We spend the first part of our lives having little or no say and we accept this because we are raised to think it is the only way. But is this really true? Should being a dependant mean having no autonomy? Should being a child mean you have no choice or voice?
When I was a kid, I was that little rebel, that kid that cherished the invite to participate in the decision making. I didn’t always like being told what to do. And when I felt the rules of our house and family were restricting my independence, I would argue and fight to have my voice heard. I felt that I was far more mature than people perceived me to be. My mum would often remind me that there are other children in the household that have to follow the same rules. I would argue that I am an individual and that certain rules shouldn’t apply to me or make sense to me. Needless to say this did not go down well with my African parents.
I remember being in my teens and watching this tv show that had a scene where a family meeting was called by the parents. I remember being so fascinated with the concept of family meeting. I laughed thinking the kids rule in that house and how that could never happen in a Somali household. In my mind the parents’ actions equated to them giving up their power to their children but I later realised that was not the case. It was about empowering their children and giving them a choice and a voice. My husband and I decided to add this to our parenting style. We have regular family meetings where everyone adds to the agenda. My five years old loves it and her older siblings use it to negotiate their chores, curfew and the responsibilities that come with becoming young adults. I believe our children feel that they have a voice and they know we value their input. I believe one of the reasons why our children are flourishing is because they have a level of autonomy which is vital for them to become who they are meant to be or want to be.
Like my children, I flourish when my autonomy is nurtured, when I am left to get on with a task, a project, my role. To me autonomy means freedom, it means independence, it’s having the opportunity to soar and to explore my strengths and my weaknesses. It is having the chance to discover how I lead and to learn from my mistakes. Like many people, having autonomy is very important to me. This is true for my professional and my personal life. I struggle working in schools, departments or teams that practice micro management. I find this type of organisational culture stifling, soul destroying and detrimental to mental and physical well being as well as my personal growth and development as a professional.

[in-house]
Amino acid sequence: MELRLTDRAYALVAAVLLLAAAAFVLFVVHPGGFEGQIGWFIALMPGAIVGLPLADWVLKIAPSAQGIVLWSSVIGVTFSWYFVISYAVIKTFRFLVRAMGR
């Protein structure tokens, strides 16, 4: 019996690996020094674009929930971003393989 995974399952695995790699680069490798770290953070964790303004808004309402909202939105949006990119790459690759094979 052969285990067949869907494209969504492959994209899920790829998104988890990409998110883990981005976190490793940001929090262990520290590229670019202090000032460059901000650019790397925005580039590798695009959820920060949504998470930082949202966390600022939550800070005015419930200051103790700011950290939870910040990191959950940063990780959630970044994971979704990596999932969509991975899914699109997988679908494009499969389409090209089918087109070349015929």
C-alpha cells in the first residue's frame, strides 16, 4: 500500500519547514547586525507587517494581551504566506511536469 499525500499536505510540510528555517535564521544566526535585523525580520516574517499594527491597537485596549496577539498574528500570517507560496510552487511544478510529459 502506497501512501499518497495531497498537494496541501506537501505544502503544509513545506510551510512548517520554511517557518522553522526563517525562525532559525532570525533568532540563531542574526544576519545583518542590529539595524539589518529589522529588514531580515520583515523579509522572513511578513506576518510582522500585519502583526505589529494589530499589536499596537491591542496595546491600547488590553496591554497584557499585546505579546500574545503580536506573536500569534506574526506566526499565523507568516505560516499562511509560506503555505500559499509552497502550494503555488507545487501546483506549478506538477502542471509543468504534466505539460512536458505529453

During my 13 years in education, I have been line managed by individuals who I would call leaders and others who were not leaders but managers. And you can imagine which of these line managers I found suffocating and suppressive. I am a confident and independent individual, I do not respond well to being micromanaged and this has landed in hot waters on a few occasions. I don’t understand why organisations employ someone to do a job but yet can’t trust them to get on with that job. Everyone should have the right to some degree of autonomy in order to function in this world. I can accept that there are times where leaders may need to closely manage staff and situations. What I cannot accept is being stripped of my independence and disempowered because of someone else’s ego, fear, insecurity or incompetence in doing their role to lead.
Have you ever had to manage up? Now try to imagine managing up the same person who is trying to control you and dismiss your experience and skills. And although you can make them look good, they choose to see you as someone who can make them look bad, someone who is a threat. How does one overcome this? Thank GOD for coaches, those wise people who talk you out of those emotion driven actions that could land you in a disciplinary hearing. I am happy to report that I remained professional in this situation. I fused my coach’s advice and my own strategies to deal with the situation and that poor insecure soul.
Then there is that time I had a line manager who micromanaged everything I did. I was told it was because I was new and once she sees what I am capable of then she will take a step back. I later found out that this particular line manager had dealt with a few post holders who were inept and that her new style of management was born out of these circumstances. So, I was the victim of a reactionary strategy that this leader felt it was essential to effectively do her job. To be fair to her, once we had an honest conversation and I understood her ‘why’ and she told me the context, everything changed. I saw her humanity and she saw mine. She ended up being one of the best leaders I’ve had the pleasure of working with. I learnt from her and she learnt from me.
We work in a very high-stakes accountability sector that can often be riddled with systems and policies which stifle individualism, originality, identity and diversity of thought and leadership. People come into teaching because they want to make a difference, they want to use their passion, skills and experience to enrich the schooling experience of the young people. However in order for us to do our profession justice, we require autonomy, we require trust and our leaders to find the balance between: control/compliance and autonomy/self-governance.